The Western Sierra foothills aren't desert. They get reasonable moisture, are brush and forrest covered, with streams and rivers flowing through them. Once you get to the Pacific Crest you then move from the forested hills and mountains to the desert which extends in several forms (alpine desert, dry lake valleys, sage and bitter brush range until you get to the Great Basin where you will find the Salt Flats of the Great Salt Lake and the fantastic canyon lands, Bryce, Zion, Canyon Lands, The Grand Canyon and many others. This interior area (ringed by the Rockies and the Coastal Range) is where you will find the deserts. It is the mountains that squeeze the moisture out of the clouds in their easterly procession that create the dry conditions the deserts endure.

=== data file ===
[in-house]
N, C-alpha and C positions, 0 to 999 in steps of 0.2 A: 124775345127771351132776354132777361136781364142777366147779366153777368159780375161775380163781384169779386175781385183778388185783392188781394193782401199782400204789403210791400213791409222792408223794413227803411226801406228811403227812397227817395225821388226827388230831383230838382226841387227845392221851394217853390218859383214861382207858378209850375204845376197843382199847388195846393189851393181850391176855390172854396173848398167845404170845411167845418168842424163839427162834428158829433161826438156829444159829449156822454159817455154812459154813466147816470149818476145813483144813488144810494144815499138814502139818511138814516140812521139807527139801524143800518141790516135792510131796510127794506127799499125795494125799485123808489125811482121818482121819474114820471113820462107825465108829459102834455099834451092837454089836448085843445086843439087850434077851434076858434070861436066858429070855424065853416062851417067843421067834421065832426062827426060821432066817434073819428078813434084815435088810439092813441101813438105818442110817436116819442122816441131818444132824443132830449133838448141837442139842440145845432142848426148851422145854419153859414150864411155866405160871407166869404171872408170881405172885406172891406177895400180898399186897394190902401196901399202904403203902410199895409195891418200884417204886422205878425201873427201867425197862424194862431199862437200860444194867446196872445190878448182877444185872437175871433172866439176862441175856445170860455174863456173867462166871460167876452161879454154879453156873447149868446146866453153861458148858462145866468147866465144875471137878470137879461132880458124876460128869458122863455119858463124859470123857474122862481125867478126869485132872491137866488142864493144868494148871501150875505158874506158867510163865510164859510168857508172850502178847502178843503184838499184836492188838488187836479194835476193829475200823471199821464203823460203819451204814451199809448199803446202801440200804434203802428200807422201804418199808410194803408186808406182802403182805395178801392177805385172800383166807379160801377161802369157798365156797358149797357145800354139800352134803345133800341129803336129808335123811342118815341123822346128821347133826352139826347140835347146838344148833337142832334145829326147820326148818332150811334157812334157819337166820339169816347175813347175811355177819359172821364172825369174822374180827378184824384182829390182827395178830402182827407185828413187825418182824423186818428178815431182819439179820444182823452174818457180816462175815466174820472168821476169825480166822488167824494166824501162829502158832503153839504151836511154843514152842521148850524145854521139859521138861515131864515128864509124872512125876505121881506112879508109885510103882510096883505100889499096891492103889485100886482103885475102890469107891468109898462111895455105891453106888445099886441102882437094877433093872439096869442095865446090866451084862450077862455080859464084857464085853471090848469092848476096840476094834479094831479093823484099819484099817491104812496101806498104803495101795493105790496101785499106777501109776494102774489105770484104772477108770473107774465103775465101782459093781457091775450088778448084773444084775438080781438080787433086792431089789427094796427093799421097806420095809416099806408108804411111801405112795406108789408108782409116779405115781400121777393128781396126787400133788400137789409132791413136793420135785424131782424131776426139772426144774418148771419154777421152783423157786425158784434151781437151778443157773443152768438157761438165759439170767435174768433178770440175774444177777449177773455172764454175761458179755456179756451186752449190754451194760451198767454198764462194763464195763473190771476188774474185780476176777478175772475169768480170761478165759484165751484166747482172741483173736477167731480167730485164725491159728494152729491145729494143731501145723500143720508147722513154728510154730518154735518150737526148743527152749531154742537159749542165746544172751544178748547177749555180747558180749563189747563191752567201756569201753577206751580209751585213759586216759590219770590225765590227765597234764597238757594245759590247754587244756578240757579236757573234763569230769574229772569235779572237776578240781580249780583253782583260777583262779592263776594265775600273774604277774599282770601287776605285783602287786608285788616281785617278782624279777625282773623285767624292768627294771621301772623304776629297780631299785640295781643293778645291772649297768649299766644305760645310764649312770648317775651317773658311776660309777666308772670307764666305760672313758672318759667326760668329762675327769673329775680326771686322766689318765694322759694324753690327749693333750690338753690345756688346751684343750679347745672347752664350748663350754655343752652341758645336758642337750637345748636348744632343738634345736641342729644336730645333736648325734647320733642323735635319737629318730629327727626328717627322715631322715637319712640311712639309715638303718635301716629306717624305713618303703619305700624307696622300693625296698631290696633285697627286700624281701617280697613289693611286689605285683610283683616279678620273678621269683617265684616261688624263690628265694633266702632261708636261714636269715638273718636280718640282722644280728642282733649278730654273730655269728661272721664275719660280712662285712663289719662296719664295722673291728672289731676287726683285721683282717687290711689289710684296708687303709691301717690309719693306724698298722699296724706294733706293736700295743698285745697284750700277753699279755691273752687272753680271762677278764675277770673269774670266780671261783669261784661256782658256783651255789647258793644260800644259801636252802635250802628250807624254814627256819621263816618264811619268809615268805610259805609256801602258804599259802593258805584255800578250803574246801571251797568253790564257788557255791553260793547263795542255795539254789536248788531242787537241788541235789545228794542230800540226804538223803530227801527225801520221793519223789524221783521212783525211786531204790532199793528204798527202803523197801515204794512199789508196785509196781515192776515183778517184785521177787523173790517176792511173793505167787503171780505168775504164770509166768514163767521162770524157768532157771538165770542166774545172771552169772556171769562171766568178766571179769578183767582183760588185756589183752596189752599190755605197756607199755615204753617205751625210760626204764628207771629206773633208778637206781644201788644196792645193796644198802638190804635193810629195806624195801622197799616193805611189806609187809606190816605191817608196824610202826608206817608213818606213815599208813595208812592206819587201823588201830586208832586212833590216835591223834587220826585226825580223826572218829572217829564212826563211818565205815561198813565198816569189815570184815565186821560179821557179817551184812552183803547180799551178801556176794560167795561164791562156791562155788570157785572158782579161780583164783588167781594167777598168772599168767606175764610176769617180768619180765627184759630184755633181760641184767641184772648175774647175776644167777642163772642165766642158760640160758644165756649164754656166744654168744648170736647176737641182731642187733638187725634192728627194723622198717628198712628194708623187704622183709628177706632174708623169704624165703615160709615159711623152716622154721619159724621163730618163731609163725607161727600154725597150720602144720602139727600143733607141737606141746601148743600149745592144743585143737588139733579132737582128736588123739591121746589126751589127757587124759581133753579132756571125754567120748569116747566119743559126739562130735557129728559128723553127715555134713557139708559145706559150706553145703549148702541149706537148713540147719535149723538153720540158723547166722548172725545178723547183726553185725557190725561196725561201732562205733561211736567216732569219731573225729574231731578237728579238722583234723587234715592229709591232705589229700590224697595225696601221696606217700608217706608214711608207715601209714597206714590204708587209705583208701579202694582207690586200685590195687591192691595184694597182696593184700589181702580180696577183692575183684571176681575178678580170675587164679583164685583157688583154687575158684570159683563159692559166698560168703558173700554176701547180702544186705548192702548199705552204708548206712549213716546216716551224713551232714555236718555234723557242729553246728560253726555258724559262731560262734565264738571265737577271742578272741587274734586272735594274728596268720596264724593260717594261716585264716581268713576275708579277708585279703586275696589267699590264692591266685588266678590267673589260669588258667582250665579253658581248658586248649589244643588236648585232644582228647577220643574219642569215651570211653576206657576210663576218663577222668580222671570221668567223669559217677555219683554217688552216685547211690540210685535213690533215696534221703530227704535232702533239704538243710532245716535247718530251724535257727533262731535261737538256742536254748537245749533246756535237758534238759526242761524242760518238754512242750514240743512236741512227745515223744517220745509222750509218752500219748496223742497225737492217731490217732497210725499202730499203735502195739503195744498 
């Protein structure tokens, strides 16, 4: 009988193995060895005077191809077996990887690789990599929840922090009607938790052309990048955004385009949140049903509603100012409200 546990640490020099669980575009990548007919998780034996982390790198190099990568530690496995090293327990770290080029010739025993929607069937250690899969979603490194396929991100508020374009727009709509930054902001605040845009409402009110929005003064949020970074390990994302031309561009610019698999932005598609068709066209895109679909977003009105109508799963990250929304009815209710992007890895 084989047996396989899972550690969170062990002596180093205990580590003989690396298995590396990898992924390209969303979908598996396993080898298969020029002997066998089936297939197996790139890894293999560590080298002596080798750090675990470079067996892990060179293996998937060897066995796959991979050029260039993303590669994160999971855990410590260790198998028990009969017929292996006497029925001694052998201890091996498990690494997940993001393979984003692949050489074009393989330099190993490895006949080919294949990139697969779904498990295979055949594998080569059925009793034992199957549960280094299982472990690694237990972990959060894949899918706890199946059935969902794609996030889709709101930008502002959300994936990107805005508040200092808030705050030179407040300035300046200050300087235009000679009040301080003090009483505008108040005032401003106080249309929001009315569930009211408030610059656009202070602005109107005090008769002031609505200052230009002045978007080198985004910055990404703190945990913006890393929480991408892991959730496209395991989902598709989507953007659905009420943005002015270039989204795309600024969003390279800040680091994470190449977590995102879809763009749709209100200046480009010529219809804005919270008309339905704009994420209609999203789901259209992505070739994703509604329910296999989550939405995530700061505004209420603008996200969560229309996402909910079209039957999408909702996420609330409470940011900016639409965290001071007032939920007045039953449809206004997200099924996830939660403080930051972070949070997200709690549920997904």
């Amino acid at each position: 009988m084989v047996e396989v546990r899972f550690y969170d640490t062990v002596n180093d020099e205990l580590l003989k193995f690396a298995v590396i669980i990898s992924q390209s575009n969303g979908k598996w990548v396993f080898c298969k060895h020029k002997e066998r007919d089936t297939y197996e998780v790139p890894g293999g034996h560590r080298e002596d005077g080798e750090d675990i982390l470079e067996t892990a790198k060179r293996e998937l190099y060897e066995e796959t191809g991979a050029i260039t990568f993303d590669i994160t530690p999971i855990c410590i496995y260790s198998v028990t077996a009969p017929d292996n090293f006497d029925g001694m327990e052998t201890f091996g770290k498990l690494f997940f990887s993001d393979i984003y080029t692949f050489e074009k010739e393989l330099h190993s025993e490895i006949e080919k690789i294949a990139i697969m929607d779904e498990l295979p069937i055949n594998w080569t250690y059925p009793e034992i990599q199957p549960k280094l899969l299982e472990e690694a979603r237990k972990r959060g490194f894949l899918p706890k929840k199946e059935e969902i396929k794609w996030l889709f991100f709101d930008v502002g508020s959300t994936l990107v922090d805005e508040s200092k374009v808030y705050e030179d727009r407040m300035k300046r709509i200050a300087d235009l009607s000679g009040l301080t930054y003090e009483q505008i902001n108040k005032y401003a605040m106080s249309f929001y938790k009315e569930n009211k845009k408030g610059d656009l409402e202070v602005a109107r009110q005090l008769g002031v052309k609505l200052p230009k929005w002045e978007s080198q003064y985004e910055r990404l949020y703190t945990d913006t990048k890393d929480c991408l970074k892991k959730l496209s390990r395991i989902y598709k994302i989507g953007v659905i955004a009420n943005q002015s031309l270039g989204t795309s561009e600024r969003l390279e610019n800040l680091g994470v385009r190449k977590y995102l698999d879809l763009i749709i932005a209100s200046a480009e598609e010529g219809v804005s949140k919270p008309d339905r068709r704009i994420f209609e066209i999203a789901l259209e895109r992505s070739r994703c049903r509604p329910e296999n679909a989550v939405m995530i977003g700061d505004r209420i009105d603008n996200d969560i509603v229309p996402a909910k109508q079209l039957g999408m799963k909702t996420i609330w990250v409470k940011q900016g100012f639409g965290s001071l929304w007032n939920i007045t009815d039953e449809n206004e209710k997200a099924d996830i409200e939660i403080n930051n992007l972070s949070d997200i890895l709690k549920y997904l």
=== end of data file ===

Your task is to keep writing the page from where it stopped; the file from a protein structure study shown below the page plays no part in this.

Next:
Crack a book dv, better yet, go up around Clear lake and tell me about the desert. The desert is further south and on the easten Sierra, it's called "Basin and Range" there's a book and everything.
But it is hers and she will take care of it if humans don't , only thing is, when she does it sometimes it ain't pretty. Ma nature can be steered by human activity to a degree though if allowed.
The Jackson area is rolling hills covered in oak trees, near the mountains it mixes with pine. Acres of dry grass, steep hills around a Hwy 88 a narrow 2 lane road. If you have to get out in a hurry, you're screwed. Always think of fire danger when/if you decide to buy in the hills.